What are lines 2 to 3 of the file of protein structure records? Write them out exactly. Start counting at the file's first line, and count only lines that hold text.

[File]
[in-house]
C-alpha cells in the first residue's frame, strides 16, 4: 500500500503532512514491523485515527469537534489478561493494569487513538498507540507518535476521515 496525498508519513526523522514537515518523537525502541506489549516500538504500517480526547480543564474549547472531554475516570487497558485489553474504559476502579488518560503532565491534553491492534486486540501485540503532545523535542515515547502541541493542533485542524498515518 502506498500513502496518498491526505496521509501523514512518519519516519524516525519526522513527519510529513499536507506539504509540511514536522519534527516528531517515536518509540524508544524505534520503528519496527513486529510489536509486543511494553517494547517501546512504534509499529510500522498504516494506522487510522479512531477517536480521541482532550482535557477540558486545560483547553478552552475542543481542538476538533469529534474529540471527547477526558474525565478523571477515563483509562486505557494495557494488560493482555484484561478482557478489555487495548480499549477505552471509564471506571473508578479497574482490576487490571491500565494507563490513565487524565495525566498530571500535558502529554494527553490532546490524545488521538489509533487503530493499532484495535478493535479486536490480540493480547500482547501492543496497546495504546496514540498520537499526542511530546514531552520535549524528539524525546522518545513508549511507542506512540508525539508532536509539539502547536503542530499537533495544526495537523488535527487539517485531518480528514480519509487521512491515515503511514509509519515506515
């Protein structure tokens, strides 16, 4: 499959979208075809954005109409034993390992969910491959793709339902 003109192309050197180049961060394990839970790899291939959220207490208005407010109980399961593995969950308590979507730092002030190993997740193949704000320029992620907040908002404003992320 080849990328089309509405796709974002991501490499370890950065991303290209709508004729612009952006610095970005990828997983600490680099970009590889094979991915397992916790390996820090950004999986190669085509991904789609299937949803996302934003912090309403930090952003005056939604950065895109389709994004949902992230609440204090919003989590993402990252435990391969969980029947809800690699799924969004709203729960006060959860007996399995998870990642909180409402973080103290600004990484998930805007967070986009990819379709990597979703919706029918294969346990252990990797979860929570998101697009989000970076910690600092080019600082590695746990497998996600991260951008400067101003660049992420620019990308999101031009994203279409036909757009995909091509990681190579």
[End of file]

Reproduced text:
C-alpha cells in the first residue's frame, strides 16, 4: 500500500503532512514491523485515527469537534489478561493494569487513538498507540507518535476521515 496525498508519513526523522514537515518523537525502541506489549516500538504500517480526547480543564474549547472531554475516570487497558485489553474504559476502579488518560503532565491534553491492534486486540501485540503532545523535542515515547502541541493542533485542524498515518 502506498500513502496518498491526505496521509501523514512518519519516519524516525519526522513527519510529513499536507506539504509540511514536522519534527516528531517515536518509540524508544524505534520503528519496527513486529510489536509486543511494553517494547517501546512504534509499529510500522498504516494506522487510522479512531477517536480521541482532550482535557477540558486545560483547553478552552475542543481542538476538533469529534474529540471527547477526558474525565478523571477515563483509562486505557494495557494488560493482555484484561478482557478489555487495548480499549477505552471509564471506571473508578479497574482490576487490571491500565494507563490513565487524565495525566498530571500535558502529554494527553490532546490524545488521538489509533487503530493499532484495535478493535479486536490480540493480547500482547501492543496497546495504546496514540498520537499526542511530546514531552520535549524528539524525546522518545513508549511507542506512540508525539508532536509539539502547536503542530499537533495544526495537523488535527487539517485531518480528514480519509487521512491515515503511514509509519515506515
């Protein structure tokens, strides 16, 4: 499959979208075809954005109409034993390992969910491959793709339902 003109192309050197180049961060394990839970790899291939959220207490208005407010109980399961593995969950308590979507730092002030190993997740193949704000320029992620907040908002404003992320 080849990328089309509405796709974002991501490499370890950065991303290209709508004729612009952006610095970005990828997983600490680099970009590889094979991915397992916790390996820090950004999986190669085509991904789609299937949803996302934003912090309403930090952003005056939604950065895109389709994004949902992230609440204090919003989590993402990252435990391969969980029947809800690699799924969004709203729960006060959860007996399995998870990642909180409402973080103290600004990484998930805007967070986009990819379709990597979703919706029918294969346990252990990797979860929570998101697009989000970076910690600092080019600082590695746990497998996600991260951008400067101003660049992420620019990308999101031009994203279409036909757009995909091509990681190579």